Our first flight of 3 wines came from Klein Constantia 2012, Sutherland 2010 and Spioenkop 2010. As a flight I preferred these wines to the second flight as these were the more dry and steely examples. Though distinctly different, the range seemed to show some weight / presence, possibly from the use of lees which is a fairly new addition to the winemaking for this grape, and wonderfully integrated acids. Though I am most familiar with Klein Constantia the most captivating was the Spioenkop which, though quite linear, I found expressive and clean with a wonderfully dry finish despite the 5g RS.

The second flight of four wines were those with higher sugar levels from 8.5g RS to 13.5g RS. Whilst I was captivated by the nose of most, and noted the individual personality and character depicted but each, I missed the crisp lift on the finish. These wines in general showed more presence in the mouth some even eliciting and oiliness common to more aged examples. We tasted the De Westshof 2009, Thelema 2010, Nederburg Winemasters Reserve 2012 and an experimental wine by Hartenberg. The experimental wine certainly raised the most debate around the room. My notes were: “More ‘foreign’ nose. Honey, botrytis character in addition to dried apricot. Sweet, sour finish with nice weight. Food wine, takes you on a journey.”  This is the first time Carl has done this particular experimentation and he shared some of the  details about the wine. 13.5g RS, alc 13.2%. Picked only botrytised and sun-dried fruit from vines planted in 1993, then, using only natural yeast fermentation, fermented in barrels and spent a further 8 months on lees in barrel. This wine will be available for tasting at the festival and I highly recommend you give it a try! Carl also mentioned that there will be a vertical tasting offered by Thelema which is sure to be of huge interest.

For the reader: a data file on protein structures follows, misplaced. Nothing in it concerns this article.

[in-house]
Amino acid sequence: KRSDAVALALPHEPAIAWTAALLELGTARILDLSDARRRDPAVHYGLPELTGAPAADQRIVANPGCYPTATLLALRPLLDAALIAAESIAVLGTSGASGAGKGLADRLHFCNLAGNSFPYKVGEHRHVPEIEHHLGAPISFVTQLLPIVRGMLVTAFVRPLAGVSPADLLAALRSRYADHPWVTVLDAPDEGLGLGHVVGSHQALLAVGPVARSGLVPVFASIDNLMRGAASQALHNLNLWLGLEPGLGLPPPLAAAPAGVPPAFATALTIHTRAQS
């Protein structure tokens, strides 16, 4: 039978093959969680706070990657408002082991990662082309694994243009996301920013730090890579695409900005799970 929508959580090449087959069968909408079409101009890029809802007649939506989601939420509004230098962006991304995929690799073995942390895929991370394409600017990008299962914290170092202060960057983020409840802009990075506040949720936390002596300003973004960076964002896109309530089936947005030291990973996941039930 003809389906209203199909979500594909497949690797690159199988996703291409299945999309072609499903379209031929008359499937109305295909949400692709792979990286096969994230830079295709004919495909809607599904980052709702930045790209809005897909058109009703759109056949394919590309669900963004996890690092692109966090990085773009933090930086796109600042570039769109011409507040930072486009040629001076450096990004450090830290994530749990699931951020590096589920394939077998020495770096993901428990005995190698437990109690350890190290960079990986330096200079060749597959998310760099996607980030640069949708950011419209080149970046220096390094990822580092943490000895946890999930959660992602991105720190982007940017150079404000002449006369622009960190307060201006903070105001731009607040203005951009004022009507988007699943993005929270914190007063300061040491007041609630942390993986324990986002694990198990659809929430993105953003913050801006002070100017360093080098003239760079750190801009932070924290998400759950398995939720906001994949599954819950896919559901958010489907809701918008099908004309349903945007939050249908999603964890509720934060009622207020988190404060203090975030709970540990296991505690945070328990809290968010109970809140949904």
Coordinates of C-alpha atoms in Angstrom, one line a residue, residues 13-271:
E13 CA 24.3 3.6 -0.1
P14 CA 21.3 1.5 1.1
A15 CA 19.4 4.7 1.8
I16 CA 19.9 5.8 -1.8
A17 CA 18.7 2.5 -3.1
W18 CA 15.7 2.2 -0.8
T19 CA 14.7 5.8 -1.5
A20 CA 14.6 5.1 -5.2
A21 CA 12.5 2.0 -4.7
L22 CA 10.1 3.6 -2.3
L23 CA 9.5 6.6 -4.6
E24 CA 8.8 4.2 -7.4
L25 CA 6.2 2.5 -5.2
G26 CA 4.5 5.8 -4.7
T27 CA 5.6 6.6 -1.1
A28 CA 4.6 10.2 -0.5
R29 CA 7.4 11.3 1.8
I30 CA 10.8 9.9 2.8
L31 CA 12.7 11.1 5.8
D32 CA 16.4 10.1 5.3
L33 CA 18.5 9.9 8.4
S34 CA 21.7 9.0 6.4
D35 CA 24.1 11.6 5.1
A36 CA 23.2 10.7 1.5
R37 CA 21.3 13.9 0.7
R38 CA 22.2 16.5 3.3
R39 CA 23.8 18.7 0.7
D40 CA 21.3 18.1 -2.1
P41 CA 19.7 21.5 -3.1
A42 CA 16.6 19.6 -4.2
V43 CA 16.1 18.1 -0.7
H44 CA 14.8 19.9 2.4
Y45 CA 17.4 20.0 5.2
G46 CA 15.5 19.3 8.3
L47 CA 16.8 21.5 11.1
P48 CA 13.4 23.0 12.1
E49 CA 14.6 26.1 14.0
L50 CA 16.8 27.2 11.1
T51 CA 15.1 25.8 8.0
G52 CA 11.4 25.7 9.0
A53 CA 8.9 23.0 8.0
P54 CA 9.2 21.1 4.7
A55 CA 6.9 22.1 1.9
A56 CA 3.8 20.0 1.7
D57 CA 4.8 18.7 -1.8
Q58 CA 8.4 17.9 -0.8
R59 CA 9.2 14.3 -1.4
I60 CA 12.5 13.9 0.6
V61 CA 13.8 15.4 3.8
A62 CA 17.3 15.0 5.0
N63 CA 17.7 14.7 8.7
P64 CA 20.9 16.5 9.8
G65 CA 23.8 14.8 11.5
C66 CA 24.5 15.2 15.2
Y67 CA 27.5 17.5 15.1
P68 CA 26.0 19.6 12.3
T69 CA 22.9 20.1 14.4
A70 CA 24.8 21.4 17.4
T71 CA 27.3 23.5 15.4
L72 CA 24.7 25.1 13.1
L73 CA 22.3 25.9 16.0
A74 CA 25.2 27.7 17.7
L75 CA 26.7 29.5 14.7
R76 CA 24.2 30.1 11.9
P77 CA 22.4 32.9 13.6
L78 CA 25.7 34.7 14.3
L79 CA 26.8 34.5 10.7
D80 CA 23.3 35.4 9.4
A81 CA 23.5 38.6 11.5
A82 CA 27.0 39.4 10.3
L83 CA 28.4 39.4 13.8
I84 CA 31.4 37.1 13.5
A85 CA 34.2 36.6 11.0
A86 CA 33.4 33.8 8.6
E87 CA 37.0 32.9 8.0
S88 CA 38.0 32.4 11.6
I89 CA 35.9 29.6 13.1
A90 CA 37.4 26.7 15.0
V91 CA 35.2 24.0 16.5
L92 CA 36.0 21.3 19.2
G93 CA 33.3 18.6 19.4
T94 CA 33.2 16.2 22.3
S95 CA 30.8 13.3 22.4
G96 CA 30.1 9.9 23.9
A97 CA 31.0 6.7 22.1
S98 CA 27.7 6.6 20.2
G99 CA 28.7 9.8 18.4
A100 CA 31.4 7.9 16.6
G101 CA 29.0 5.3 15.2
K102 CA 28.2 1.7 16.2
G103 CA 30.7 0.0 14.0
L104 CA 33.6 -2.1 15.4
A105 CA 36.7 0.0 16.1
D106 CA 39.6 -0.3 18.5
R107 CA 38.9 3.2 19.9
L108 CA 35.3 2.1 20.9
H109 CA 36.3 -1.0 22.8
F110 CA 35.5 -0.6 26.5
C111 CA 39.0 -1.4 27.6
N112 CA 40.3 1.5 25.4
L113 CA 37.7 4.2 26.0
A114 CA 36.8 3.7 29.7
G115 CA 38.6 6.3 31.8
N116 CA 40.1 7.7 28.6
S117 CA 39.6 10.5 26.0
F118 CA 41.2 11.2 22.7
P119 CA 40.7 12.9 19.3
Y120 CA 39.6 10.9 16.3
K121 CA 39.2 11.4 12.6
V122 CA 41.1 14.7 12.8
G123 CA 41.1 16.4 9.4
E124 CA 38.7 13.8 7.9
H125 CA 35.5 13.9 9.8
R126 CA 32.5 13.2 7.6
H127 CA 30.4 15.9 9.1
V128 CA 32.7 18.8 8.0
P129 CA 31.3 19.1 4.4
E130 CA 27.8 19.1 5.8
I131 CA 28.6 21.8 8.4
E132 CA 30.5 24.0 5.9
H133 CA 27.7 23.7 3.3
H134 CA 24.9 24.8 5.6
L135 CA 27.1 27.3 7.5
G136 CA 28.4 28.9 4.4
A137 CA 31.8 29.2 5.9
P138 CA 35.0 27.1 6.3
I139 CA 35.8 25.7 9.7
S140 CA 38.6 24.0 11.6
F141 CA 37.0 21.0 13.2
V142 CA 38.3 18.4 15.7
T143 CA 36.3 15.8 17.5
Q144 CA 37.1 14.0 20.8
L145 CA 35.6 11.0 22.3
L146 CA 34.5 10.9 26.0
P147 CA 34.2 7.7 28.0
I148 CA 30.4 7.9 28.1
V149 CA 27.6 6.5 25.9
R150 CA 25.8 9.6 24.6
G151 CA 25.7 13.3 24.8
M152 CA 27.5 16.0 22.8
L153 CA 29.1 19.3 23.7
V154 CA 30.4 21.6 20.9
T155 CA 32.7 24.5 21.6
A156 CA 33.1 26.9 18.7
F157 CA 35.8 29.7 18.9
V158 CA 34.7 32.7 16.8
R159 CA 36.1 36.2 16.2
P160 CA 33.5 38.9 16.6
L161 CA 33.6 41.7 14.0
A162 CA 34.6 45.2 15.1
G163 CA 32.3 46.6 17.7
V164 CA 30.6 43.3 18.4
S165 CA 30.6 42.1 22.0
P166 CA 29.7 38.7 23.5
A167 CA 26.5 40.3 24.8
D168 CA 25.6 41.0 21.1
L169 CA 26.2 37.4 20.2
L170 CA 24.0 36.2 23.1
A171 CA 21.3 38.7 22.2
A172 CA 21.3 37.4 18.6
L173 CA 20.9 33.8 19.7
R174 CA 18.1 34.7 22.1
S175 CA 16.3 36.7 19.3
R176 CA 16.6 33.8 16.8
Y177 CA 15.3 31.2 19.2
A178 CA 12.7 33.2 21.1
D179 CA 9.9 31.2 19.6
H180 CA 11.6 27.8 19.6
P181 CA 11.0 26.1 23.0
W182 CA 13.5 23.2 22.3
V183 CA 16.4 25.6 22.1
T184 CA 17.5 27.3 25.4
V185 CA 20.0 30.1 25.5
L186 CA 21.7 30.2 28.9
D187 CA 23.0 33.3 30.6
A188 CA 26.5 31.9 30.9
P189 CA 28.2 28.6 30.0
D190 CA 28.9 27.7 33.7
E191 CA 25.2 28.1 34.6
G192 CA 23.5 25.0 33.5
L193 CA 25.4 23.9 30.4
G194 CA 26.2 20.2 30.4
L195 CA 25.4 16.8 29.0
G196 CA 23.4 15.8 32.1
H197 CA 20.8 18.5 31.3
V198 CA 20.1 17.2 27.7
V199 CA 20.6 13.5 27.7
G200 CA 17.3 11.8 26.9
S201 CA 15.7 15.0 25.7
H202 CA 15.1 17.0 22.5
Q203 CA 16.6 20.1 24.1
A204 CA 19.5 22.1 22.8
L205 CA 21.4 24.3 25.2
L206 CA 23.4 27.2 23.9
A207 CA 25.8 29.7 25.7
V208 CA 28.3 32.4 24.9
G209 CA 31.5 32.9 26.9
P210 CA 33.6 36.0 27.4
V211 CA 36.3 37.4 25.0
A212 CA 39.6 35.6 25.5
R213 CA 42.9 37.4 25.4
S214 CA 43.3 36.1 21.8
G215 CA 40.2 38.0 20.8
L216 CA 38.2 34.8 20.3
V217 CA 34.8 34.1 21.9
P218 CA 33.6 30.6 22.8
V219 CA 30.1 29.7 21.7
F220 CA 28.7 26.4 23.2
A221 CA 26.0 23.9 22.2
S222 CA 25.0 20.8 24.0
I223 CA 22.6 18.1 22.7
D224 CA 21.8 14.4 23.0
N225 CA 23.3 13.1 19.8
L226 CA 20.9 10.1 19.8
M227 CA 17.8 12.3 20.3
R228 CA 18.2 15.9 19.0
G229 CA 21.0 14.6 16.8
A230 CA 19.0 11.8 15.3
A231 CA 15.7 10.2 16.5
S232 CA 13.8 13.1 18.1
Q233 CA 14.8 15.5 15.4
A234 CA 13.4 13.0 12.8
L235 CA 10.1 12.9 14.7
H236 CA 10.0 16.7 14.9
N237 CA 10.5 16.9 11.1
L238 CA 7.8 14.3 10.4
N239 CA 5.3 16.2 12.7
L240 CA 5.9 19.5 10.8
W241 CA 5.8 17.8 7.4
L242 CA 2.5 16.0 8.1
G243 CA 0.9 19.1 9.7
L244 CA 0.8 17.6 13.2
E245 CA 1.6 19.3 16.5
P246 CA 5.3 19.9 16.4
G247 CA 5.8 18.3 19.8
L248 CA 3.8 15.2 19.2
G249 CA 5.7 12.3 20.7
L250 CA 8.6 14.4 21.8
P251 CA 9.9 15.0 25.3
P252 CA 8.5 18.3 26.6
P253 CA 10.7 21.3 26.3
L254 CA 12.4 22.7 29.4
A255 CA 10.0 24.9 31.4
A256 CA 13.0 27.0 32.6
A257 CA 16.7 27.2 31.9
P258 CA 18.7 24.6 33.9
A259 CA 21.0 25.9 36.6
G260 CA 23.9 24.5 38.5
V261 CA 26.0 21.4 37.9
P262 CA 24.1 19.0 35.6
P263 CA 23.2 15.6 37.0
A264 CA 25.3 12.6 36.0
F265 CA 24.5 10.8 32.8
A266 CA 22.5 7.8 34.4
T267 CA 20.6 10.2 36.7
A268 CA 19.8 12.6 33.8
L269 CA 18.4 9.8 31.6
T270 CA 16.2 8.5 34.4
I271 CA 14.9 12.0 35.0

Of these wines tasted prices ranged from under R50 to the most expensive at R130 (only 2 over R100).

We were treated to a bottle of the Hartenberg 2010 as a gift upon departure which we enjoyed this weekend. An incredible example, evident by the string of deserved awards on the bottle. More delicate than some other 2010 examples I’ve tasted with mild spice, yellow fruit and floral notes along with a fresh, vibrant acidity.